I recently checked my email inbox and found a message from Mitt Romney. While I would like to say I was surprised, I wasn’t. I knew this was coming. While writing my previous blog post I downloaded Mitt’s VP app. I signed in and the digital door was wide open. Once the campaign had my email address they had me on the digital hook, and more importantly the fundraising target on my back grew exponentially.
In 2008, the Obama campaign raised a whopping $778,642,962, the most in presidential campaign history. This number is staggering not only because of its gargantuan size, but also because 30 percent of the donations were by individuals making contributions in $1-200 increments, the most in recent history. Traditionally, this group has been the most difficult from which to raise funds, but not for Obama. Social media tactics implemented by his ahead-of-the-curve digital marketing team drove a massive amount of supporters to Obama’s campaign website, encouraging them to sign up for updates and personal messages from the campaign and Obama himself, and most importantly to donate any amount of money possible – small or large.
Back to my email from Mitt Romney. My first thought might have been, “How did Mitt Romney and his campaign get my email address?” However, step one when opening up Mitt’s VP app is to sign in with either a Twitter, Facebook or email account. The Trojan horse was right in front of me the whole time. Once I entered my information into the app, I was on their radar; my every digital move tracked, collated, analyzed and used to reach and communicate with me most effectively in an effort gain my support – and the support of my bank account.
This is where things get interesting. Let’s assume you sign in with your Twitter or Facebook account. Not only can the campaign contact you through your associated email address, but they collect various non-personally identifiable data including: IP host address, browser type, computer operation system, date and time of an ad request, and Internet Service Provider details. This information is also collected when you access the app or website from your mobile phone, providing your location and a wealth of information about your daily habits.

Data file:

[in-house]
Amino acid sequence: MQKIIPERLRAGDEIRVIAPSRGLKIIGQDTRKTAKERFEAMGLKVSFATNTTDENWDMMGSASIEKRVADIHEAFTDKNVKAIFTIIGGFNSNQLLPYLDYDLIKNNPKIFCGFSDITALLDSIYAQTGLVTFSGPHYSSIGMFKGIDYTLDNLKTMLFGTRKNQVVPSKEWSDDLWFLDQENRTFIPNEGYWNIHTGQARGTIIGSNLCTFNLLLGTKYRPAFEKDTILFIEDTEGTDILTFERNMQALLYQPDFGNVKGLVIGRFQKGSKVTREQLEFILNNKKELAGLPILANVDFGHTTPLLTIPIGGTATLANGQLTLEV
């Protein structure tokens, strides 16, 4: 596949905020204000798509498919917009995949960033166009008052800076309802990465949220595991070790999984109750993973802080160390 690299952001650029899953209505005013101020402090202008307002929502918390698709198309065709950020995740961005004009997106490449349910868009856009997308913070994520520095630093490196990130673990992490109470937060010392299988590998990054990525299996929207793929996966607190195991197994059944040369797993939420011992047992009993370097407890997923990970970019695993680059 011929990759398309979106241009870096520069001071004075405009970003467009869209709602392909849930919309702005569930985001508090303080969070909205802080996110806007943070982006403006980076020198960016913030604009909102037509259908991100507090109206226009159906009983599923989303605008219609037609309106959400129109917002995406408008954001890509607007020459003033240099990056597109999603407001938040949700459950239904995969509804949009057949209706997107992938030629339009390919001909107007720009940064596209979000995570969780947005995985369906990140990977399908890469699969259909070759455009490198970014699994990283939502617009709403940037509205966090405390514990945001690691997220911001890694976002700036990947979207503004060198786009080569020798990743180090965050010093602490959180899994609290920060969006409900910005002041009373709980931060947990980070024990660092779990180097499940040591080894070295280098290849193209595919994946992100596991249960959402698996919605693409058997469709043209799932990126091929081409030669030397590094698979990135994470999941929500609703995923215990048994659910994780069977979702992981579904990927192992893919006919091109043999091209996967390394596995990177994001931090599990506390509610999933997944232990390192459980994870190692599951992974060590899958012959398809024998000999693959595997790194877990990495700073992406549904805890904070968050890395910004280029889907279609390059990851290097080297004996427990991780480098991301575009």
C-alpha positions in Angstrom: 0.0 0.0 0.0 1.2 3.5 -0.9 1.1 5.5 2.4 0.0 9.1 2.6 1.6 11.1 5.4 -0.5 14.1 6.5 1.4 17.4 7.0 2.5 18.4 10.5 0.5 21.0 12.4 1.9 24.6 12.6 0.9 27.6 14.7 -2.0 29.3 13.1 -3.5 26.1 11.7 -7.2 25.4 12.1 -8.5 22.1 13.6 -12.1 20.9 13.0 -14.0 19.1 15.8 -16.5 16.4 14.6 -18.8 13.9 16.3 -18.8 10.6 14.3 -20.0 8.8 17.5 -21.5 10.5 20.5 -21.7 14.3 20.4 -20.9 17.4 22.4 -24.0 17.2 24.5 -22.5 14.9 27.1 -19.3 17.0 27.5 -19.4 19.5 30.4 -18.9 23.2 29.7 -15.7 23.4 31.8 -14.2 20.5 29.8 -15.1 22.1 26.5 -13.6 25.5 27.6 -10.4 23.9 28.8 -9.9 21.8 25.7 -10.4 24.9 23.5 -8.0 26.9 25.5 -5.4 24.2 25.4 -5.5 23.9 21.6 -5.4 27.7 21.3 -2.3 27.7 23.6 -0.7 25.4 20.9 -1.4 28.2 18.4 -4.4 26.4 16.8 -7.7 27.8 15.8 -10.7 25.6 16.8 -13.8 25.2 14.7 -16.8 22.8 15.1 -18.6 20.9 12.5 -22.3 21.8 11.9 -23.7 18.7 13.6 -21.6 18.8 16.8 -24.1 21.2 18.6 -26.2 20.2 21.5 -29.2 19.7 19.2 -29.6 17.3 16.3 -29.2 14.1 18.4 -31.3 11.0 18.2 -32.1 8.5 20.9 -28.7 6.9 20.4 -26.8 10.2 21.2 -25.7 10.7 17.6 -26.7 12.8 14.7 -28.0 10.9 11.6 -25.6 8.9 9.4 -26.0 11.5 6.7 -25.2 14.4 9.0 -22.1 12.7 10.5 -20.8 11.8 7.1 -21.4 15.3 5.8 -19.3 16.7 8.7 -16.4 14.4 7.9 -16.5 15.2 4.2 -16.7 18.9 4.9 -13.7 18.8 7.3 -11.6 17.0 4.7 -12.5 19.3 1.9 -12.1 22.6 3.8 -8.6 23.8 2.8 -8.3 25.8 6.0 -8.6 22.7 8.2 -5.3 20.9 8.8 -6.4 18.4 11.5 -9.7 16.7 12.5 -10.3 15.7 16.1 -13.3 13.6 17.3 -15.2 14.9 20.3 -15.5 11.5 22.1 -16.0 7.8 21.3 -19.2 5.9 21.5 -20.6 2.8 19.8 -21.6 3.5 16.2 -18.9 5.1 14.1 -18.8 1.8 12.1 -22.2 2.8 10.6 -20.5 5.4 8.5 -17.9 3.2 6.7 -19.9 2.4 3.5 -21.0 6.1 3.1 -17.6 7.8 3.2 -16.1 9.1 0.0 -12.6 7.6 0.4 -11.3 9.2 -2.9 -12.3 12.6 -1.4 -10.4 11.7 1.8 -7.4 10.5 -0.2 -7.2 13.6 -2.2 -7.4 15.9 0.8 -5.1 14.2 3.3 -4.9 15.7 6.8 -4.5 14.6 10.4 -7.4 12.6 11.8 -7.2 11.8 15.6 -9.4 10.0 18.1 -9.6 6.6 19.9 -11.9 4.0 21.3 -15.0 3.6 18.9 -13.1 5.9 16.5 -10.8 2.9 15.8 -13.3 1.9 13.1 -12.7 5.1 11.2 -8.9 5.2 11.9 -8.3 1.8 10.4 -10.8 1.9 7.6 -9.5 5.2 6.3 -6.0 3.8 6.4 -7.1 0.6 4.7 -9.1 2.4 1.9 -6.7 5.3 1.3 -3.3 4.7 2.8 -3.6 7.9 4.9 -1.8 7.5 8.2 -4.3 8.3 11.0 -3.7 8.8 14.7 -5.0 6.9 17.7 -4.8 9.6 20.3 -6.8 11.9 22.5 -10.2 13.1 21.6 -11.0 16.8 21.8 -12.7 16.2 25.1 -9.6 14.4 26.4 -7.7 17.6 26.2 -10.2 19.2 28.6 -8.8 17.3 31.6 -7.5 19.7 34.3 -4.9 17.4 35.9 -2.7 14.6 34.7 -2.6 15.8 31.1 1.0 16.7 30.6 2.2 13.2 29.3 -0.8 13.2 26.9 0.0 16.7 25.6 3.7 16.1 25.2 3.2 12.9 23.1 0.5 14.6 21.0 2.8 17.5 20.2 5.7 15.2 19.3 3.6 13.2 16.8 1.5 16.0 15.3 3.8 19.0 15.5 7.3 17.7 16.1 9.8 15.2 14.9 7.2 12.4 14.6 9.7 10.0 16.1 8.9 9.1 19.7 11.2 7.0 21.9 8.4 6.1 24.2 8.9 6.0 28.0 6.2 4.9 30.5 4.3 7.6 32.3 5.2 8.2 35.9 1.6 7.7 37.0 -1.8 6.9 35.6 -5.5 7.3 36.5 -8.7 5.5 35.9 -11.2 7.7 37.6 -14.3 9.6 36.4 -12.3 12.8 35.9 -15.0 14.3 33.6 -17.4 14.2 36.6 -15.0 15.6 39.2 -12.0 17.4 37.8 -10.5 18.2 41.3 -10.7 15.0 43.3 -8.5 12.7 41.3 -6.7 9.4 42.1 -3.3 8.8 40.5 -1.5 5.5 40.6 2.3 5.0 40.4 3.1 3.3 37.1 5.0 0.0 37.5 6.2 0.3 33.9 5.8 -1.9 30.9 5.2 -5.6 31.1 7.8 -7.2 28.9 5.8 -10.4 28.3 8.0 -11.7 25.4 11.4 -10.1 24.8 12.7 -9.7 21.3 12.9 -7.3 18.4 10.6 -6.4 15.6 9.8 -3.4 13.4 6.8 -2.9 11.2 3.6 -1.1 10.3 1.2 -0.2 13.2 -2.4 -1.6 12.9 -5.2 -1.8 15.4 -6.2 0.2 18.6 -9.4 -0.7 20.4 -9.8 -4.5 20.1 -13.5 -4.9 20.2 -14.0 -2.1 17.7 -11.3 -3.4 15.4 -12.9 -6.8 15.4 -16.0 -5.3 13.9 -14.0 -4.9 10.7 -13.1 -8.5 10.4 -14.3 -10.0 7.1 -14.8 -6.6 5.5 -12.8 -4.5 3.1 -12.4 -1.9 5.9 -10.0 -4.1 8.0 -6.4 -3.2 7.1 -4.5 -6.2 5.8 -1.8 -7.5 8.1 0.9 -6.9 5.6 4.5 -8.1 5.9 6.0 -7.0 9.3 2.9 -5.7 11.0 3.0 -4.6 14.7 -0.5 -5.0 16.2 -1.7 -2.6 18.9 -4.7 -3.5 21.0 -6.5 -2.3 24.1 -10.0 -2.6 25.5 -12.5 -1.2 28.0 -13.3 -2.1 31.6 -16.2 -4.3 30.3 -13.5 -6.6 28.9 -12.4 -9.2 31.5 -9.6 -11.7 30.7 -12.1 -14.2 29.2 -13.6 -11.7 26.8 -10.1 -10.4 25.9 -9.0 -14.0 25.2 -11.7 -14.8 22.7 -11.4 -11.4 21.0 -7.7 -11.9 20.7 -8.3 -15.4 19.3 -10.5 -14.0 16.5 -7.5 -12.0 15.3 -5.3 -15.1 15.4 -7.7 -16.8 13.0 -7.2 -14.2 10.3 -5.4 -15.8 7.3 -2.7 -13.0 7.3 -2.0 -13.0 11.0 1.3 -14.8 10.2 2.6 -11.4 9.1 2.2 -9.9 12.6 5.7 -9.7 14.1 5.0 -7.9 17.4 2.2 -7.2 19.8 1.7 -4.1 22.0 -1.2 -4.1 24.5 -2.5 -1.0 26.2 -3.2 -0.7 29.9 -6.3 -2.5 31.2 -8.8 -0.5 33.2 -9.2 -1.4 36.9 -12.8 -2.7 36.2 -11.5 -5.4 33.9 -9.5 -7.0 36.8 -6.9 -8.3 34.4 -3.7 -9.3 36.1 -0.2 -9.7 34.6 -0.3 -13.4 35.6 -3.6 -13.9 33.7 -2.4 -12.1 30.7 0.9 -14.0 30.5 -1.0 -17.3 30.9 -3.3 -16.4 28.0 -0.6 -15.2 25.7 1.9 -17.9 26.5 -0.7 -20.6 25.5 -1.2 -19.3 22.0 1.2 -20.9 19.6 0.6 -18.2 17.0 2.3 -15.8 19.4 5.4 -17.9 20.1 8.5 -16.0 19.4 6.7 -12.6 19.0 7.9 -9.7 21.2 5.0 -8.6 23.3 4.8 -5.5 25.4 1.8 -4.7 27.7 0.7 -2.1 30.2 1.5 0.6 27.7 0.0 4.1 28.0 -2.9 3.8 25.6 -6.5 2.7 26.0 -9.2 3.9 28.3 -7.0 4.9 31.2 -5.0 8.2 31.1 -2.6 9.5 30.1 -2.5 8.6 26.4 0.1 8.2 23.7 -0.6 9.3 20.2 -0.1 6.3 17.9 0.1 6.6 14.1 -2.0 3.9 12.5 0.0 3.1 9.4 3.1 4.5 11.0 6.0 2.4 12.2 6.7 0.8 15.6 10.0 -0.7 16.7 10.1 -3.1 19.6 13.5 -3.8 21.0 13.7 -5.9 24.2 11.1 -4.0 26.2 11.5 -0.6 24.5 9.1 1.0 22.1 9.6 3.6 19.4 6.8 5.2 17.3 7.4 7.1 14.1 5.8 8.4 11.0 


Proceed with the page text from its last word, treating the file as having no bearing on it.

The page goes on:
This is the holy grail of campaign data. With your email address the campaign can email you regularly, and through Twitter and Facebook they can continue personalized outreach and even interact with you. Currently, this is all pretty standard for any marketing effort and both presidential campaigns have mastered it, raising funds to historic new levels.
Recently, the media reported that Romney’s campaign had employed high-tech data analysis to search out potential big money donors not yet in their campaign database. Essentially, the campaign is legally purchasing datasets to search out individuals with excess income and soliciting them to make a contribution of $2,500 or more. This is the first reported instance of this traditionally corporate tactic in politics, and it is paying off. Romney has led Obama in campaign fundraising for the months of May, June and July, something that following Obama’s historic fundraising of 2008, and proceeding the 2012 campaign would have been scoffed at by any political pundit.
This begs the question: What technology will be used next to gain a political edge? What if data collected through social media told the campaign that you live in San Francisco, Calif., and visits and movement around a candidate’s website and app tracked visitors’ specific interests. If this information were put together, the campaign could contact you with an email tailored around your unique interests. Take the scenario a step further: Our mobile phones, through Siri and context rendering services, are increasingly aware of what we are doing and our location. What if you checked in on Foursquare at the local car dealership as you excitedly shopped for a new car, and moments later received a text message from a presidential candidate telling you that due to his opponent’s policies the federal sales tax on your car purchase would be far greater than if he or she were president…“Reply Here to Donate.”
As the role of technology in political campaigns grows it will increase the rate at which campaign communication and fundraising tactics evolve. Four years ago social media revolutionized the way campaigns communicated with voters and raised funds. This year random datasets are being purchased and analyzed to discover potential big-ticket donors. When the political machine gears back up in 2016, how will technology shape the way candidates run for president in the U.S.? What budding technology are we seeing today that will mature and be harnessed to reimagine the way campaigns interact with the public of tomorrow?